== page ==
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New York Landlord-Tenant Dispute: No Heat Leaves Residents Heated

Tenants in Battery Park City’s Gateway Plaza are in a heated dispute with their landlord over reportedly freezing conditions inside their units.
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News reports indicate the owner of the property has made numerous promises to repair faulty windows and heating units. However, those promises, tenants say, have gone largely unfulfilled while they have suffered through bouts of extreme cold, with snow and ice piling up inside unsealed windows.

There was talk at a recent Community Board 1 meeting of initiating a rent strike after a year of empty pledges to conduct the various repairs. Of approximately 3,500 units, only about 300 have received the repairs that were vowed. Now, the tenant association is discussing the possibility of filing a landlord-tenant lawsuit on the grounds that the landlord has violated the New York City warranty of habitability guidelines guaranteed to renters under the Rent Guidelines Board.

These guidelines govern everything from rent charges to elevator mirrors.

The warranty of habitability holds that tenants have the right to place that is livable, sanitary and safe. No matter what kind of lease you have, this right is implied, and any provision that waives this right is contrary to public policy and as such, will be found void.

The Gateway Plaza tenants may have a good case for proving a violation of warranty of habitability.

Other examples might be failure to take appropriate actions against insect or rodent infestations or failure to provide regular running water.

The clause doesn’t cover conditions that are caused by the tenant. In this case, it is the tenant’s responsibility to remedy the situation.

However, if it is the landlord who is in violation, renters have a number of options. He or she can sue for a rent reduction. Otherwise, they may file a rent reduction complaint with the state Division of Housing and Community Renewal.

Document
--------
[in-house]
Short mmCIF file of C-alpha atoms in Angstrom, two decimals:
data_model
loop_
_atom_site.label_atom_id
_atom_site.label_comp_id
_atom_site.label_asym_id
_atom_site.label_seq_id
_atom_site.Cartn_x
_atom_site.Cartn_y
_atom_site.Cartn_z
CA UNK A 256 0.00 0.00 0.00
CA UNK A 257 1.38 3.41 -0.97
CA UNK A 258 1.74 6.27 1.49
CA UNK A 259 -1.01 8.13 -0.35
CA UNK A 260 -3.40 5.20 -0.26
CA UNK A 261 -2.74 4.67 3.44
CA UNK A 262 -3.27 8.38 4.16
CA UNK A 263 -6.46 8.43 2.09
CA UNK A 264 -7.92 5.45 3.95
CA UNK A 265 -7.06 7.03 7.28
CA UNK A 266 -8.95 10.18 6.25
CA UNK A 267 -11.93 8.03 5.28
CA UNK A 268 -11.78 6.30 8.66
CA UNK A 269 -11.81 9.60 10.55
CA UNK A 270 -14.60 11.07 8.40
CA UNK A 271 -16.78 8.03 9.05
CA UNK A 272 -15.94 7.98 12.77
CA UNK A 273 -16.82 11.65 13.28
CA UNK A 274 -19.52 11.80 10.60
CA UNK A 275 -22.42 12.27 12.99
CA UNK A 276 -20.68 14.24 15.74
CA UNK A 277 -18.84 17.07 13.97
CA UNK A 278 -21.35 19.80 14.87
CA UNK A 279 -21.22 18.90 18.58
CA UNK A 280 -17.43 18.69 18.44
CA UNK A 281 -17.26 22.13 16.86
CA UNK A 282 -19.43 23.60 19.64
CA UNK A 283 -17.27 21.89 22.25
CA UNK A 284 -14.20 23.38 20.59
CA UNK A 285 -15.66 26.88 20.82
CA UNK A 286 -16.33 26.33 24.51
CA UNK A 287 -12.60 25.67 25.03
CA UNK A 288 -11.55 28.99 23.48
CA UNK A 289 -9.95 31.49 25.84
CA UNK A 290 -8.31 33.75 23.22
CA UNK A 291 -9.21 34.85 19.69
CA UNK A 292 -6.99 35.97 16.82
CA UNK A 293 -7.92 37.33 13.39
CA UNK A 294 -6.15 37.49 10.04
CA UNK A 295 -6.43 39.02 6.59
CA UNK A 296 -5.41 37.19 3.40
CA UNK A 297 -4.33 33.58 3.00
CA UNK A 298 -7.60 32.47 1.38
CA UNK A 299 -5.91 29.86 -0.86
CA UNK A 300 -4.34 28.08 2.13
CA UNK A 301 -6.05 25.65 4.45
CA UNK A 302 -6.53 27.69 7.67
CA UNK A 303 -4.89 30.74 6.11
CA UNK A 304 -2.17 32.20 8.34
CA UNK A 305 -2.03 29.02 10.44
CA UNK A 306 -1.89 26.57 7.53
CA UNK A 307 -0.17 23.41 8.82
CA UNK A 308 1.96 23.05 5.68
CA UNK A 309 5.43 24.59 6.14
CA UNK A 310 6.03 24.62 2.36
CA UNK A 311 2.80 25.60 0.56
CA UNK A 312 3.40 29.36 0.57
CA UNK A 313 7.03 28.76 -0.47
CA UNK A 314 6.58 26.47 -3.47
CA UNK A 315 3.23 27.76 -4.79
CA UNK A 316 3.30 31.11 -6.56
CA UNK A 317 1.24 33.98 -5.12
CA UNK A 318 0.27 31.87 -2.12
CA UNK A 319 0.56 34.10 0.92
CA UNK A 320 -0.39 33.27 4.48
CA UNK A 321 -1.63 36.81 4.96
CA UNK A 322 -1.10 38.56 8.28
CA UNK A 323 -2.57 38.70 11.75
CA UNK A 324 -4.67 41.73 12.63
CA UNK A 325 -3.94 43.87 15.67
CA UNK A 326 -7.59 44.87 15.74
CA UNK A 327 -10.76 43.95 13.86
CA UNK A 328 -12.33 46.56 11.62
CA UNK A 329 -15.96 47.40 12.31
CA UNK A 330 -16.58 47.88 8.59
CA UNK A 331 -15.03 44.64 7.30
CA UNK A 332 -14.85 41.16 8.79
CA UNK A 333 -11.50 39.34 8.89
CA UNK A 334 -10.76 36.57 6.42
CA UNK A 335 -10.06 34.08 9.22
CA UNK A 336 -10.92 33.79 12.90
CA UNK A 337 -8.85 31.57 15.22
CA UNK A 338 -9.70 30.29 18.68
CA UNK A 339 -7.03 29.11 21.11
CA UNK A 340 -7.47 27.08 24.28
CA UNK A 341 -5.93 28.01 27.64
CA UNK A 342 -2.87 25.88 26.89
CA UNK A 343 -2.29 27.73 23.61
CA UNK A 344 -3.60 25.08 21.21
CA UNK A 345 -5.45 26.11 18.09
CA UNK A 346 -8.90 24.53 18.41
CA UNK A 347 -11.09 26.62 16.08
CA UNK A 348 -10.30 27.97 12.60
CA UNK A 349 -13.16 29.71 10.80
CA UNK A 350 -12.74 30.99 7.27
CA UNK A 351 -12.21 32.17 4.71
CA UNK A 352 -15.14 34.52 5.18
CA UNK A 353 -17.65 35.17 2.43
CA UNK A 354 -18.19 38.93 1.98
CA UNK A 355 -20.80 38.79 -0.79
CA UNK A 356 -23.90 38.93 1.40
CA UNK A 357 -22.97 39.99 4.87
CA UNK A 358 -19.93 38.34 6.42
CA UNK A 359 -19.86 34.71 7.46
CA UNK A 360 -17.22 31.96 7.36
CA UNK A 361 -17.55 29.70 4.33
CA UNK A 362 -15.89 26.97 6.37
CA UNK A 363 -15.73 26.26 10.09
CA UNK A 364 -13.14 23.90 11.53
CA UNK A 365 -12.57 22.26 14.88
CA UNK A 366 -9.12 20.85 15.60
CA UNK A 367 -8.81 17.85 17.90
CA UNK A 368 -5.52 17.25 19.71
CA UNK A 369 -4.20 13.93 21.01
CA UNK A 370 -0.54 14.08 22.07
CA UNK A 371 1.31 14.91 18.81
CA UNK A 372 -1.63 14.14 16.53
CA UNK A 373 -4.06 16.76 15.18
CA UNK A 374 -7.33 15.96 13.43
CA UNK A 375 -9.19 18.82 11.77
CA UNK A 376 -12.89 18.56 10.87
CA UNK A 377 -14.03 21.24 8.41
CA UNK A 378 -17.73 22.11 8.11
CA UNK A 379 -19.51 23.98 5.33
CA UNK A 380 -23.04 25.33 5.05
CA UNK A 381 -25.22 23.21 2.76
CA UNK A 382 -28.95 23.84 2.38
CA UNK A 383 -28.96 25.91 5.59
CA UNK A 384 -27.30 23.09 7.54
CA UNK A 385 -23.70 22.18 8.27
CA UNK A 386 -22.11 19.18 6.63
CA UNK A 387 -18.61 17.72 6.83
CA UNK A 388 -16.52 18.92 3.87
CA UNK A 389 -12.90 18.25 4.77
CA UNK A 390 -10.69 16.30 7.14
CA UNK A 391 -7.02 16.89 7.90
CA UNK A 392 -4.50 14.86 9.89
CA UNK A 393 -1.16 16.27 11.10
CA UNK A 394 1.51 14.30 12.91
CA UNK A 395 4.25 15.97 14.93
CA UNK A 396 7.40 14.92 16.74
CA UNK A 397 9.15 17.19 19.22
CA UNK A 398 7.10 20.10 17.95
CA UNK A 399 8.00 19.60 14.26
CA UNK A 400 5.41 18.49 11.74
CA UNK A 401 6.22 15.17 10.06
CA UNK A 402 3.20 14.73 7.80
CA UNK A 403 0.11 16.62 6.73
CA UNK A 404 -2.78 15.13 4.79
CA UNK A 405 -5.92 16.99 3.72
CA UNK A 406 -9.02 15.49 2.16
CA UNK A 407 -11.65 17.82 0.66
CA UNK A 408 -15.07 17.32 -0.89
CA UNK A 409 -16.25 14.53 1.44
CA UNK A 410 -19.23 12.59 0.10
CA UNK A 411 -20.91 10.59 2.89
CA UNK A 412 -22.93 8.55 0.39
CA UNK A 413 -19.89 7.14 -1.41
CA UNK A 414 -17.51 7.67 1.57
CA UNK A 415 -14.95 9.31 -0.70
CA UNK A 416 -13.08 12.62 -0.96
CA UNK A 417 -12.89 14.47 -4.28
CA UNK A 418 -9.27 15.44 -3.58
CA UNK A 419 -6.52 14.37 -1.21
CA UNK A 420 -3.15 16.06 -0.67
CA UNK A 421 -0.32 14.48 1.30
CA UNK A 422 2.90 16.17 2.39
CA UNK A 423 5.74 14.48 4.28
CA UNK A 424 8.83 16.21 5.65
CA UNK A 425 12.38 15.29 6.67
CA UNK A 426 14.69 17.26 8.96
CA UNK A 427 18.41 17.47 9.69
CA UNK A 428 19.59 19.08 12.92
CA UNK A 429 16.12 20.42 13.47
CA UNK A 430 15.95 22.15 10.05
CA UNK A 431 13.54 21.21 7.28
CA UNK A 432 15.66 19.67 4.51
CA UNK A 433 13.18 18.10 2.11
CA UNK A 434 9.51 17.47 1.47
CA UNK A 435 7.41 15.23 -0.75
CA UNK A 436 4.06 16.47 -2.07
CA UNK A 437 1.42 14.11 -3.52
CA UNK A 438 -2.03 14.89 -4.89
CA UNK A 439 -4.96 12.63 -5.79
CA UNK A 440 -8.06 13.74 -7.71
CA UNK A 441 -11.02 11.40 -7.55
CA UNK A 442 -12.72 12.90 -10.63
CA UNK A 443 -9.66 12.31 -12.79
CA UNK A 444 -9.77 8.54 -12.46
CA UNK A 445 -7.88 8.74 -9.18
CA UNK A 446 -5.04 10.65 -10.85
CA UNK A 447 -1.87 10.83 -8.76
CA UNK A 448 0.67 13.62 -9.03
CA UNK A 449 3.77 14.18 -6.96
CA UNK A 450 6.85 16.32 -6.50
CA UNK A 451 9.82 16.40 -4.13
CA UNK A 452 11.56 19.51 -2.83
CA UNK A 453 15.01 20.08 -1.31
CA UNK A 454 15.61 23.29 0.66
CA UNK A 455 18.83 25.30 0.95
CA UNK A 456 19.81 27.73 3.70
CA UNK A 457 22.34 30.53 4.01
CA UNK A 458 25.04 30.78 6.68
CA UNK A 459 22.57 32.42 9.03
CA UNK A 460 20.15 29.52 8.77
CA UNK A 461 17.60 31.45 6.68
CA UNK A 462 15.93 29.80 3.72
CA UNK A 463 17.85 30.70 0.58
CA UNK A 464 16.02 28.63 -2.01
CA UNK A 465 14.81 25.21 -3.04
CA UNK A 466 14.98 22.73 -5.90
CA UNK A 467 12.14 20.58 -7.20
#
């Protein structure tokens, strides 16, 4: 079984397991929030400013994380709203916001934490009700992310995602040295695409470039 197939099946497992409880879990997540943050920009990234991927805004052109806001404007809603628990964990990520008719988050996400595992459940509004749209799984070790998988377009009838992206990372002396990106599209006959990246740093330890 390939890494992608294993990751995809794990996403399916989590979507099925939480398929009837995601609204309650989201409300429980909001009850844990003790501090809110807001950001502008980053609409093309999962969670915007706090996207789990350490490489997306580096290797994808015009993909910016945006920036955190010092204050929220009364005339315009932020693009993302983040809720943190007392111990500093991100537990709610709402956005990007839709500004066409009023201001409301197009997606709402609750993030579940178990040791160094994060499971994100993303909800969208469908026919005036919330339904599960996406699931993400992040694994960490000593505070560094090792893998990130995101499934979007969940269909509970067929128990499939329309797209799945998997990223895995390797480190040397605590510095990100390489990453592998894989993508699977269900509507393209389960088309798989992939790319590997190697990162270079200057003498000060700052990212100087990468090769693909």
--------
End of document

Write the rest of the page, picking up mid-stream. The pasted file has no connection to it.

A tenant can withhold rent (called a rent strike), but be aware that the landlord can turn around and sue you for not paying the rent. From there, a tenant can then counter-sue for breach of warranty.

Generally speaking, landlords have to keep their apartment in good repair, free of insects or other pests, garbage and other material deemed offensive. They have to maintain electrical, plumbing and heating and ventilation systems. Appliances also have to be kept in good working order.

Specifically with regard to heat, landlords must supply heat from the beginning of October through the end of May for those living in a multi-unit setting. If the temperature outside falls below 55 degrees Fahrenheit during the day, the apartment has to be kept at a temperature of at least 68 degrees. When it falls below 40 degrees, temperatures have to be kept at a minimum of 55 degrees.

Tenants who are concerned that their landlord may be infringing upon their rights should consult with an experienced attorney who is experienced in handling tenant-landlord disputes.

The Law Offices of Ira S. Newman provides representation in landlord-tenant disputes in New York City, Long Island, Great Neck and throughout the area. Call 516-487-7375.

Additional Resources:
Tenants in Battery Park City Furious Over Lack of Heat, Jan. 19, 2014, By Rowley Amato, New York Curbed
More Blog Entries:
Landlord Liability in Nuisance Claims Pitted Against Victim Rights, Sept. 8, 2013, New York Landlord-Tenant Lawyer Blog